The brush is held deftly between her big toe and the next toe, as artist Chan Tung-mui dips it in water and chooses her next colour. She swings the brush across the palette, settles on the brown and then brings it back to her painting, to deftly create tree trunks and brunches. Soon green leaves are added to create foliage in the forest scene against a night sky.
Chan, 42, has held a number of exhibitions in Hong Kong working with the Hong Kong Arts with the Disabled Association (ADA) as well as an international foot and mouth artists’ organisation, which creates calendars and cards from her artwork.
Born with cerebral palsy, Chan’s arms move with spasms and she sits talking with her hands tucked under her legs. Her speech is also affected by her condition, but her feet have become extraordinarily agile and dexterous to compensate for her hands. She passes her business card between her toes, and since the death of her mother in 2000, which was a tumultuous event in her life, she says she irons her father’s clothes – again holding the iron with her feet.
“Well, otherwise his clothes would be crumpled,” she says.
Chan’s artistic influences are varied, she says she enjoys different types of artists, but when pushed, cites Van Gogh. “No one taught me art at a young age,” she says, “it kind of came naturally that I leaned it myself and learned how to use my feet.”
Rather than oil or acrylics, Chan likes to use water colours. “Water colours are very multifaceted,” she says. “You can express it in many ways. The uniqueness of water colour is that it spreads very quickly, you can’t control it as well as oil, for example. So once you make a mistake, it’s very blatant. I want to challenge myself. That’s why I use water colours.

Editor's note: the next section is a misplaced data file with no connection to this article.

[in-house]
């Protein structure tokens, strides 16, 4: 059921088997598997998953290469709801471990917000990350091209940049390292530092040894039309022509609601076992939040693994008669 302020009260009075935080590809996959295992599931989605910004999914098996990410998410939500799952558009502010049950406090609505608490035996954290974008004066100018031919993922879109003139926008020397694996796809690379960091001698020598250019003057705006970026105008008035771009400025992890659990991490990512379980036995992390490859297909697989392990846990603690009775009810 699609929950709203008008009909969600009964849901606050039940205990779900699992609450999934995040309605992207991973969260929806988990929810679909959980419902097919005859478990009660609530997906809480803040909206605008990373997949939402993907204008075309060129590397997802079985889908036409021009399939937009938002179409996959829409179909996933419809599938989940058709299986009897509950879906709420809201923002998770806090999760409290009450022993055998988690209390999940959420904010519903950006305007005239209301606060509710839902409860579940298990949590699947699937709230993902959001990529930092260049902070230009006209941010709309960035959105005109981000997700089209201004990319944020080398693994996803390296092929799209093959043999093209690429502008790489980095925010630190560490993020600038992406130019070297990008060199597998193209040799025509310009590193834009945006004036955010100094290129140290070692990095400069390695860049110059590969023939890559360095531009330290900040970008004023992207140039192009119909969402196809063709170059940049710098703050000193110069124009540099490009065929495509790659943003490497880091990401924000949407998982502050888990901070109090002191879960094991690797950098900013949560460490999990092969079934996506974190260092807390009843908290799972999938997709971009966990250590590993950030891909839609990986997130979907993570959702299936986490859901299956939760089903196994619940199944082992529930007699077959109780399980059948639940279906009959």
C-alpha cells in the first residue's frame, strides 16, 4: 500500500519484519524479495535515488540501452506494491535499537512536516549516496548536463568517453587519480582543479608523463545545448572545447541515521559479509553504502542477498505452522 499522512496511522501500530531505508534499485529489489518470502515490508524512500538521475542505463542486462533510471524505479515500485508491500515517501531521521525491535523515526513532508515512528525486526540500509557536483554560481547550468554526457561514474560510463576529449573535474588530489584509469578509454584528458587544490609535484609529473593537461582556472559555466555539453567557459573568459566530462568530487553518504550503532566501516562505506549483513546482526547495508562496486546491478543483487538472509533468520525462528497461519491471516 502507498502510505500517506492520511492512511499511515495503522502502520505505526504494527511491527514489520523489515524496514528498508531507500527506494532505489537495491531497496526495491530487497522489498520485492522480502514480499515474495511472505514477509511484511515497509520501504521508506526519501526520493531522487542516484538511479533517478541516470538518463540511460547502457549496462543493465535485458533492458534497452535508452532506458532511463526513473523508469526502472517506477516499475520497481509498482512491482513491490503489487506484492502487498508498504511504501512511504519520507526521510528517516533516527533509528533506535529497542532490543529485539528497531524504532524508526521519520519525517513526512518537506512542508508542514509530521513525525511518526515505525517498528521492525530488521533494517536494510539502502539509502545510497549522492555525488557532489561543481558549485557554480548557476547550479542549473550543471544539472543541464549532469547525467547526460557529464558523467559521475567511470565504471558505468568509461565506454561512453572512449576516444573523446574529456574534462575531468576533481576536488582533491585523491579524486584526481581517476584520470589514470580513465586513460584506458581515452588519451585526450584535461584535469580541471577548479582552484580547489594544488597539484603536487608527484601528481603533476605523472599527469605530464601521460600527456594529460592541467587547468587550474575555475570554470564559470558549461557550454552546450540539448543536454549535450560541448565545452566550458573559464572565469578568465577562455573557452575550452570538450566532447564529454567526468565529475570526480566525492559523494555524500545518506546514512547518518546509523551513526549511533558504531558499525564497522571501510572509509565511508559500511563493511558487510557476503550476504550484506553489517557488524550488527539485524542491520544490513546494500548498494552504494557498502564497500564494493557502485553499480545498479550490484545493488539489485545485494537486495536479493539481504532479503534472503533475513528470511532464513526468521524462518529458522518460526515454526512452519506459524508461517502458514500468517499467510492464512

Chan takes her inspirations from nature. “I’ll see different kinds of imagery and scenery and remember them,” she says. Butterflies appear in her work, as do feet.
Chan is a devout Catholic and regularly attends the Revival Christian Church in Kwai Fong. With another church group, the Rainbow Missions, Chan will be heading in December to Guangxi province to volunteer with some disabled children. “I have spent time in Jongshan, I was there to get treatment for my arms. I am very concerned about how a lot of disabled children are laughed at. How these kids are considered as useless. Even some of those parents don’t want those kids. I’ve always had this dream in my mind that I can go back to encourage these children to live strong.”
The year before last in Guangxi, Chan met a 15-year-old boy. “He was in better condition than me,” she says, “but he was afraid of stepping out of his home. He was a clever kid but never went to school. But after encouraging him, he was about to leave the house and he now goes to school.”
“It looks like I helped him but I learned a lot from this kid. Even though with their living conditions they don’t have much, they are able to find happiness. There are kids that have no home and are abandoned. Or they have a room with bare walls and no bed. Some live in dormitories.”
“In Hong Kong I have everything I need, there is no reason for me to be unhappy,” she says.
Chan’s mother had been her great support throughout her life and when she died in 2000, Chan says it was a time of depression for her. “It was a very tough time. I had to get used to not having my mum around and learning to take care of myself. After my mum died I learned how to pay all the bills and I took over some of the chores for my father, who works as a bonesetter,” she says.
"But sometimes when things push you to the wall you just have to handle it and get on with it. I really counted on my siblings’ support at that stage. I think it’s a blessing that there are always people around to give me support.”
For artists like herself, Chan wishes that the government supported them better. “Perhaps create more factory studios like at Fo Tan,” she says, “and convert more warehouses into artists’ studios.
“I would love to have a studio like that to have more space to do my creations,” says Chan, who paints at home. “And a place to store them, so that people can come and visit and see my art.”